My Introduction to the Stigma of Medical Marijuana
Months after the car accident, my physical therapies had ended, but the pain continued. I was sent to a Pain Management clinic for more assessment and routes I could take to help address the chronic pain. The prescribed medications weren’t controlling the pain, and I had already taken Short Term Disability from work and returned (for what would be the first of two STD leave of absences.) I was at a point where the proposed options for pain management were:
- Do nothing
- Take riskier pain meds
- Take shots
- Have two operations (neck and back)
After researching the options, I mentioned I wasn’t fond of any of the four options to a neurology nurse. She offered up the medical cannabis route. She had experience with it herself, along with other patients’ feedback. I went home and researched like a madman. I soaked in so much information online and discussed the idea with my entire medical team. Every single one said they have heard great things from people in pain that used medical marijuana for treatment. Insurance doesn’t cover it, so it’s not in the official toolkit of options.
The next group of people I engaged with were my kids, my parents, my department head at work, and a coworker in HR. I wanted to listen to what they had to say about the idea before I was disowned by my family or terminated by my employer. This is when I got exposed to the existing stigma for medical marijuana. There was an obvious sense of it being a “gateway drug” or concern that the side effects would worsen some of the symptoms I already had, such as dizziness or memory loss. Work said I could not show up “high.” I was pretty sure that’s not the way medicinal marijuana worked, but I understood their firm stance. I also didn’t have any firsthand experience to push back.
At this point, I got feedback from my immediate supervisor that my performance had decreased in the last couple of months. I didn’t know it at the time, but some of this was the post-concussion syndrome increasingly rearing itself into my work life. When he provided the feedback, it was almost two months since the accident. I eventually took a second leave of absence to try and get the pain under control, try some other meds, and analyze if and why I was working slower and not meeting expectations at work. In the end, my position was eliminated. I did not take their offer of another position. I had lost my passion for IT, I didn’t like the person I had been turning into, and I didn’t like the direction the work culture had been going and was still heading.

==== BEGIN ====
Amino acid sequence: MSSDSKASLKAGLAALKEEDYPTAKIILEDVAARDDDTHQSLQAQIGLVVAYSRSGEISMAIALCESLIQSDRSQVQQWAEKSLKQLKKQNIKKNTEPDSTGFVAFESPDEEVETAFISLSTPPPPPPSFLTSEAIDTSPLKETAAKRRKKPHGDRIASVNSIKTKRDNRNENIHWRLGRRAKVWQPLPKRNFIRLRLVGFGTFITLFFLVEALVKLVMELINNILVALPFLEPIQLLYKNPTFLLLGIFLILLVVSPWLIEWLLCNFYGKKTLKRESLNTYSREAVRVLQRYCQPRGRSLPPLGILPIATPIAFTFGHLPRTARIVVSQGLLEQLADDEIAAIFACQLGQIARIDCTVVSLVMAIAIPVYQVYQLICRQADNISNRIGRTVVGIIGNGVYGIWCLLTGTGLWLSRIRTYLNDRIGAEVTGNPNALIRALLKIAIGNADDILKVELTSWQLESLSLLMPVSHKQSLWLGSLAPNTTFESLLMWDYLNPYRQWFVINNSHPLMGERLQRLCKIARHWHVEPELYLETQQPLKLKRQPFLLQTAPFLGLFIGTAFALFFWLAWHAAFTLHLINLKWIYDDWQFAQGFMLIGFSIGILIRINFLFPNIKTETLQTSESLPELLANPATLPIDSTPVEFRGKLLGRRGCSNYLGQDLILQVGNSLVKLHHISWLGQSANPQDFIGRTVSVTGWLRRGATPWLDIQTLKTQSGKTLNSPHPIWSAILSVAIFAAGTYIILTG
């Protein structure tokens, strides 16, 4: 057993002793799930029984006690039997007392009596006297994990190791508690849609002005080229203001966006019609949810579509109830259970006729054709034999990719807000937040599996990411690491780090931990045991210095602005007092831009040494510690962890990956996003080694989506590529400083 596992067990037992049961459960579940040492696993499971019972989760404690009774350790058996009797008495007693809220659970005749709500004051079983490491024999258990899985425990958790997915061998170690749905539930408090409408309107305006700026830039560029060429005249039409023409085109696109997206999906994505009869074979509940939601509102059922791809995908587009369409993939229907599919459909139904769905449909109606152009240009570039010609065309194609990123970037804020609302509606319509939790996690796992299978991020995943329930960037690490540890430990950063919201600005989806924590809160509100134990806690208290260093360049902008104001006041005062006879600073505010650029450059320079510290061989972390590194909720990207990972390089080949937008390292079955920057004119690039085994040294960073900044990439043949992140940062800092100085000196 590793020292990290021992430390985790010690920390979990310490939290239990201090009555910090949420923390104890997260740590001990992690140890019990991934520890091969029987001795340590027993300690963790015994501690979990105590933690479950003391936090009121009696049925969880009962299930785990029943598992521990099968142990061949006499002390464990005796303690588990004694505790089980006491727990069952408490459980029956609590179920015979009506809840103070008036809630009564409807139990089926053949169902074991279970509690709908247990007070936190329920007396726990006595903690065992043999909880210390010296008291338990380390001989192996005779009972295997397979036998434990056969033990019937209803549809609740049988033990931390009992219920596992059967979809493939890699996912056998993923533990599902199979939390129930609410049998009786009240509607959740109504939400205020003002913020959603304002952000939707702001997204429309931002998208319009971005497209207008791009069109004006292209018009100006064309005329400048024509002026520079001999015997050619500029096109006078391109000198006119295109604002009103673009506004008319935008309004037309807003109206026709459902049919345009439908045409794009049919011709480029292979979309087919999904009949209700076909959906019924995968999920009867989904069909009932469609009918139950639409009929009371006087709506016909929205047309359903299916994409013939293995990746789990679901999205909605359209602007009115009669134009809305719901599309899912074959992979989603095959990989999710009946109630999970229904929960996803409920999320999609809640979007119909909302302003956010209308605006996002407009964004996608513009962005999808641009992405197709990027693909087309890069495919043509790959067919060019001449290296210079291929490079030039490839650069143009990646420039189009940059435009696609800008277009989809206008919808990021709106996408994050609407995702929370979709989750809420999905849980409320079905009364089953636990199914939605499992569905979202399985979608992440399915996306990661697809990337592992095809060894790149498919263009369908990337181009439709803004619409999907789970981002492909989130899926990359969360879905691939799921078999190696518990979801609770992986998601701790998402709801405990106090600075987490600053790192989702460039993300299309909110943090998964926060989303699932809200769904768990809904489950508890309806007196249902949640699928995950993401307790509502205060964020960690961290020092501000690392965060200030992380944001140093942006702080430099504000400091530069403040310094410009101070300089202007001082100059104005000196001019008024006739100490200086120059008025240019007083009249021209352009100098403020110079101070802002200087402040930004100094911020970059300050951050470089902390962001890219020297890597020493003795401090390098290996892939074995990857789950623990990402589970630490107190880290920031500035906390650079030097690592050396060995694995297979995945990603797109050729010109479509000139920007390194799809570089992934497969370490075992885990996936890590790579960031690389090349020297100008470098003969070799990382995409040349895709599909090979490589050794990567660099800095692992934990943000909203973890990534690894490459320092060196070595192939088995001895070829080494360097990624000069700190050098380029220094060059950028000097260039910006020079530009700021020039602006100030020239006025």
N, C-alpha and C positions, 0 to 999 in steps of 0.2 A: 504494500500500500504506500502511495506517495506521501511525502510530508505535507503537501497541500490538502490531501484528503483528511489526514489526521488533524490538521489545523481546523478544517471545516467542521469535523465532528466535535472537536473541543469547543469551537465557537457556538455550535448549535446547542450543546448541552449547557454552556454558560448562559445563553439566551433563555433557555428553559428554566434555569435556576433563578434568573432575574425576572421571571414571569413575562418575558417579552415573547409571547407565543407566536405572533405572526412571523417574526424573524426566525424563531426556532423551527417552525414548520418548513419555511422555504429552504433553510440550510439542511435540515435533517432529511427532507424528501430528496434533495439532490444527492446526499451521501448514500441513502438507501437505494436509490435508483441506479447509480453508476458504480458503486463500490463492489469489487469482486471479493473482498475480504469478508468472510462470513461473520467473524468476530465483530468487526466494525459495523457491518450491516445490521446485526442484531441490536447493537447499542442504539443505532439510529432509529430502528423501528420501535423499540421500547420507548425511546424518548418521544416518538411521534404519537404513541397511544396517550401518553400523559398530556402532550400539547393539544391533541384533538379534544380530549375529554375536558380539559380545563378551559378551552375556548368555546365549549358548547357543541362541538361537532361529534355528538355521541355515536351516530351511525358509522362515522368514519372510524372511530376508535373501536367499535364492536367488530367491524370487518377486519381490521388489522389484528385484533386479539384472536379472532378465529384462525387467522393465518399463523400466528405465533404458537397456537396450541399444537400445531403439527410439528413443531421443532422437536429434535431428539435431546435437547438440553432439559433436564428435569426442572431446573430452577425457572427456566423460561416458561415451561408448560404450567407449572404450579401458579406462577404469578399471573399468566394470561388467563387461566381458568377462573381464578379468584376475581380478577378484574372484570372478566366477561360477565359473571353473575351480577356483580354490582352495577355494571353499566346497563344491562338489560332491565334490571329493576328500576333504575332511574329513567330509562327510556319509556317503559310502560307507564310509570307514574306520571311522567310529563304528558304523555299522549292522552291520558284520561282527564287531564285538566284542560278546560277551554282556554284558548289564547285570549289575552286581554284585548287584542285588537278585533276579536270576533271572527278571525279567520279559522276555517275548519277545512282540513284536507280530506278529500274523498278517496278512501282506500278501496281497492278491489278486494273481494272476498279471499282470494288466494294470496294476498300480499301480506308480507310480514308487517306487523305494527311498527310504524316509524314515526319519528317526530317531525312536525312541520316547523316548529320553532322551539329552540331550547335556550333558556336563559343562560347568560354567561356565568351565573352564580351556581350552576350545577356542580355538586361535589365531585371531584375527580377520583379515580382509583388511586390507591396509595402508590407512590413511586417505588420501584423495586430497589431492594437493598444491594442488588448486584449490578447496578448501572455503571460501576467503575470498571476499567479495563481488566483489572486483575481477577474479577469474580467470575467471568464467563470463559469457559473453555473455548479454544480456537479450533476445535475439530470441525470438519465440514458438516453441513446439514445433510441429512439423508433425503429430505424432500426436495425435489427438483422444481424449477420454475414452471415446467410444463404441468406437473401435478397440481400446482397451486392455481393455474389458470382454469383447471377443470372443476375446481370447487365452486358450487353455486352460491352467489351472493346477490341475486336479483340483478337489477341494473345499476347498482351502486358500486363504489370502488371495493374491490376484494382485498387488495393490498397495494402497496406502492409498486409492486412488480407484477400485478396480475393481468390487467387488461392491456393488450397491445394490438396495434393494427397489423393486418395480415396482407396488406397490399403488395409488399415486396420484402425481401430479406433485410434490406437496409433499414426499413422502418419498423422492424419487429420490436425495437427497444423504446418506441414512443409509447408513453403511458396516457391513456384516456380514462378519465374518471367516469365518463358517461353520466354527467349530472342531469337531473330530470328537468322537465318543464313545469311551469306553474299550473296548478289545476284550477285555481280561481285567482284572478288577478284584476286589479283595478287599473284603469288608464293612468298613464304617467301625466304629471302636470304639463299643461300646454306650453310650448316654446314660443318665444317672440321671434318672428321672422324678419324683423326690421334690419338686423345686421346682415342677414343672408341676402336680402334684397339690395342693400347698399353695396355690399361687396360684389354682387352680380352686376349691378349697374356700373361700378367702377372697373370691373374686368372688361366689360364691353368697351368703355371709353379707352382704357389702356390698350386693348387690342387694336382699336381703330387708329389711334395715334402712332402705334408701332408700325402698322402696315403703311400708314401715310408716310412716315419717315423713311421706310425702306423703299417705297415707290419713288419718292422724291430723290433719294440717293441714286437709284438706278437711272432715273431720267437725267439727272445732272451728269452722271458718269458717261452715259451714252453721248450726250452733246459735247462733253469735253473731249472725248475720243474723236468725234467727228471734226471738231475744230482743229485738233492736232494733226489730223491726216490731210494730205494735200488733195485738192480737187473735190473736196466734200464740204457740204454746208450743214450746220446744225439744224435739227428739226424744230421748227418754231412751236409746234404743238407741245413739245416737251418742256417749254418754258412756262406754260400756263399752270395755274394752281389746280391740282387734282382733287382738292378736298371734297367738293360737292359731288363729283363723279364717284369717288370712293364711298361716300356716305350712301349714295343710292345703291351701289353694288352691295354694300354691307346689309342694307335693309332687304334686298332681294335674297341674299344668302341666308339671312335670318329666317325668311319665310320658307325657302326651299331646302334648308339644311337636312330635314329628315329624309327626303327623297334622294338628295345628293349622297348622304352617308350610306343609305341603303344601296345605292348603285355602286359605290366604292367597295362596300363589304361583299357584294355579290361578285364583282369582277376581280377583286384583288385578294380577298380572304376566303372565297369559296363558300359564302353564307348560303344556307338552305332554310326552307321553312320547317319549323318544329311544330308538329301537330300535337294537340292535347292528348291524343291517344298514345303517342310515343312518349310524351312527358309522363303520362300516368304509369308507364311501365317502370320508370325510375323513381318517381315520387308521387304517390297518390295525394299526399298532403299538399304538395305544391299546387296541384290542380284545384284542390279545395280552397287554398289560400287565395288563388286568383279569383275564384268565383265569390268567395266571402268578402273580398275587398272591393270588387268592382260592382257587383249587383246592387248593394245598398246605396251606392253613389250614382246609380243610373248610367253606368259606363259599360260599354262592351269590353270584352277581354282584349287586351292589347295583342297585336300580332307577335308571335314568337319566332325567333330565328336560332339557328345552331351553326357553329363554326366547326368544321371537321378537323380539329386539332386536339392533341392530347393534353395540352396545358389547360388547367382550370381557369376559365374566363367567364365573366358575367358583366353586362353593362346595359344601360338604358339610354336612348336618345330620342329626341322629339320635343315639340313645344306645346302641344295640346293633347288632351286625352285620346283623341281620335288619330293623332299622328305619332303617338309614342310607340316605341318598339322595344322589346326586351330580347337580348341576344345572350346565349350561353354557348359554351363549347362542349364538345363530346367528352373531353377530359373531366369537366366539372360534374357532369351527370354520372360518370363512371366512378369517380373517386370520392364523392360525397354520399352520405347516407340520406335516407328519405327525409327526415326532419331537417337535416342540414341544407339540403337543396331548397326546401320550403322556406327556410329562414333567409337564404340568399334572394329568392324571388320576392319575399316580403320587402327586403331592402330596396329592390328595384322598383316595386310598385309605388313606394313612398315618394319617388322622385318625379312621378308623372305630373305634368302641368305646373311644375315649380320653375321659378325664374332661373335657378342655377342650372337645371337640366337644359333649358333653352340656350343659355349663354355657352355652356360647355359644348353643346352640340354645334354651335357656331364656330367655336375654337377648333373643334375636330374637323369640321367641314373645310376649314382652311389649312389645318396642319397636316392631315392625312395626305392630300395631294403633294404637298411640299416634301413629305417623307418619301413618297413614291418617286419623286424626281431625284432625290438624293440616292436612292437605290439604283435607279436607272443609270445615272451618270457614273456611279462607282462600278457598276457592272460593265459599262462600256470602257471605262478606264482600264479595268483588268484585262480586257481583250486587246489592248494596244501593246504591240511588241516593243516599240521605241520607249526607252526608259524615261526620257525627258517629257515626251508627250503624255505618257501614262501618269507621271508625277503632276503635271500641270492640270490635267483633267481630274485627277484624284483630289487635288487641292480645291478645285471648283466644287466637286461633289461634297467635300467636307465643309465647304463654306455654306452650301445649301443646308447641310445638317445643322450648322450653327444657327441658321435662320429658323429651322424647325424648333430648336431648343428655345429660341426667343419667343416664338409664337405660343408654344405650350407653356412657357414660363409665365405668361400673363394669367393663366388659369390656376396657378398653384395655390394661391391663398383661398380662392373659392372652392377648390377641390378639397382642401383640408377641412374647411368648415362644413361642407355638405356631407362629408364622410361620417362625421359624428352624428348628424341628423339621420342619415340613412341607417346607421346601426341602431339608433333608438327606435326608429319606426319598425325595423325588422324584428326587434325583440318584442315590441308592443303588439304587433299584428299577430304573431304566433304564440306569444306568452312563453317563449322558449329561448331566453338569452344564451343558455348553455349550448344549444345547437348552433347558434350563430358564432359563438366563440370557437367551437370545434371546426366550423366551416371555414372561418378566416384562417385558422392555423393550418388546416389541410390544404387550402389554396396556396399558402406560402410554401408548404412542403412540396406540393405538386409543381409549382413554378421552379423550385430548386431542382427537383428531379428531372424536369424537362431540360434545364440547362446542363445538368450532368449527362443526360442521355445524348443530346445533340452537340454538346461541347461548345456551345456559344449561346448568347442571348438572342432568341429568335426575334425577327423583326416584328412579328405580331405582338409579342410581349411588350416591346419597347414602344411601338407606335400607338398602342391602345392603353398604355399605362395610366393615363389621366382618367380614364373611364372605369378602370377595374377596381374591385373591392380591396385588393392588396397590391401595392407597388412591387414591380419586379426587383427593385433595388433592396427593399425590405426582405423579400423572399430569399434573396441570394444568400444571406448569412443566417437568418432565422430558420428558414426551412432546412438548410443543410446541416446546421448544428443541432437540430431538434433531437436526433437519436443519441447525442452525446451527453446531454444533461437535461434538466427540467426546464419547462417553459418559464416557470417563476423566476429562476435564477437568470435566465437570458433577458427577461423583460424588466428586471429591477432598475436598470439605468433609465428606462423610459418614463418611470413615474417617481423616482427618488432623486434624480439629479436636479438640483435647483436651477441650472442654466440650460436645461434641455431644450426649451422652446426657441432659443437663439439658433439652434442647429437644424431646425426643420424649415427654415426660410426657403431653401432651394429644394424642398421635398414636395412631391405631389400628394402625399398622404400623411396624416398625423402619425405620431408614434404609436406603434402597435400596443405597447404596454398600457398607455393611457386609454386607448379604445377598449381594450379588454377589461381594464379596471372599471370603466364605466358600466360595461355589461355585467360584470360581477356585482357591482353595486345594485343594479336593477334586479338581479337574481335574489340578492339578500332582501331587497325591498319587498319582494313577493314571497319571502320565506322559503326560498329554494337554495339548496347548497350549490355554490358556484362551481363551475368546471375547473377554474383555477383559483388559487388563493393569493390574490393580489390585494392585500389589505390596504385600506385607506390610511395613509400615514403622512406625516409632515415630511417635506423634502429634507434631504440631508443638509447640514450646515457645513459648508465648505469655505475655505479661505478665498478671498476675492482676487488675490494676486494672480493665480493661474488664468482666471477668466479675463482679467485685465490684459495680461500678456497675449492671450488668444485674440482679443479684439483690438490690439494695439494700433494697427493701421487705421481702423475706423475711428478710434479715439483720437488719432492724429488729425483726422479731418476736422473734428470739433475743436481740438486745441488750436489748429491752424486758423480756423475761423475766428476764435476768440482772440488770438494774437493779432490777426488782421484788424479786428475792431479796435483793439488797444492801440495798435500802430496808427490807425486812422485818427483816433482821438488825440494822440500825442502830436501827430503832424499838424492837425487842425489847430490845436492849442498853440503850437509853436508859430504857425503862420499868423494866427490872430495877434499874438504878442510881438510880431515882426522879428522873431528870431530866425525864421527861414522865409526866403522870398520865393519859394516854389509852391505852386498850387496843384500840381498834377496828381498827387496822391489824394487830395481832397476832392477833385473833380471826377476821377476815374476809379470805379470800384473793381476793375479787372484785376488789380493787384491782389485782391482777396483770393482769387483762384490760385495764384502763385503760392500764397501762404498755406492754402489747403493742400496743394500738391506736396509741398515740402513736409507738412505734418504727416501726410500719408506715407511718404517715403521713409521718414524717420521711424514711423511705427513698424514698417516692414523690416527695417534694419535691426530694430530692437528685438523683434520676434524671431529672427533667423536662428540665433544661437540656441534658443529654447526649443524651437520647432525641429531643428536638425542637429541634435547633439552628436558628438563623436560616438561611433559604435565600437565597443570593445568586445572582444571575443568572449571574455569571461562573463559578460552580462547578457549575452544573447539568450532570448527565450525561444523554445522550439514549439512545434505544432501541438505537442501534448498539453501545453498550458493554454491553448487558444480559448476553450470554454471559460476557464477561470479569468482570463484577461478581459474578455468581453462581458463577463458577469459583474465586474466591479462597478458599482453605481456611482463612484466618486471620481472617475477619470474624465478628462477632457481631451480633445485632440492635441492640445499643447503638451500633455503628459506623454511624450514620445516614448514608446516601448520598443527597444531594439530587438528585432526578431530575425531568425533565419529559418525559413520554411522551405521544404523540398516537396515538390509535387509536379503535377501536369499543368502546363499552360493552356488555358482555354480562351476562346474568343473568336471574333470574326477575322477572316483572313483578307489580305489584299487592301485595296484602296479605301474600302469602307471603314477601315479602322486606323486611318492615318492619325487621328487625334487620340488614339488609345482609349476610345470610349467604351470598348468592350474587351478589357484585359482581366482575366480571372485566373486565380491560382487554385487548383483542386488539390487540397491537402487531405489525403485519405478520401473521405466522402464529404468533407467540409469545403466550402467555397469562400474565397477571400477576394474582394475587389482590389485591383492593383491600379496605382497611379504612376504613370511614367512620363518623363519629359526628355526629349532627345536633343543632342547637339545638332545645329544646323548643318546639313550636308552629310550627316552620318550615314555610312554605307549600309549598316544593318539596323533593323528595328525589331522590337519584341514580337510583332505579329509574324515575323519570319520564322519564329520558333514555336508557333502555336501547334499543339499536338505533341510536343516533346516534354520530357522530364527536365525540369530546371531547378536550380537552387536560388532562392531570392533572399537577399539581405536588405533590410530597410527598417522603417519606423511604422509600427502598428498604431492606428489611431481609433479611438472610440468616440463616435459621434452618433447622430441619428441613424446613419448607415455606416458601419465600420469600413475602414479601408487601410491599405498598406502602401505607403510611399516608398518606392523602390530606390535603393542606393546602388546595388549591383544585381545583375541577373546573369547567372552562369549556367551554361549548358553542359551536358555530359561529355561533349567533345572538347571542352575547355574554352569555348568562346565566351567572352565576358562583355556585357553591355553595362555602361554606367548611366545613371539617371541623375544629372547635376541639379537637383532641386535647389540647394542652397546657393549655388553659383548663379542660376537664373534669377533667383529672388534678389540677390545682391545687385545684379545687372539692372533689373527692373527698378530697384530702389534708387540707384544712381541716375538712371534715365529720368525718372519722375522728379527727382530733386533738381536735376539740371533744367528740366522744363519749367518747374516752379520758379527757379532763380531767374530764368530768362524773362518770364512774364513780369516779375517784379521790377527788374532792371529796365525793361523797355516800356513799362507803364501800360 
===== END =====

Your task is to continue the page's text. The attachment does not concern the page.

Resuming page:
Not having to worry about showing up to work “high” anymore, and not having to drive as much, except to doctor appointments, I was able to experiment with stronger medication from the medical team. Some helped me sleep. Some I couldn’t be on while driving. All had negative side effects, the worst being burning esophagus and stomach.
I added a new doctor to the team. She was a medical marijuana doctor. These are merely medical doctors that took a course in the medical use of cannabis and were authorized to recommend its use to patients in Florida. They reviewed my medical records for me to qualify. As I had chronic pain, pain that hadn’t subsided within an appropriate amount of therapy and time, I was approved.
Soon, I’d be “on drugs” and will have tried marijuana for the first time.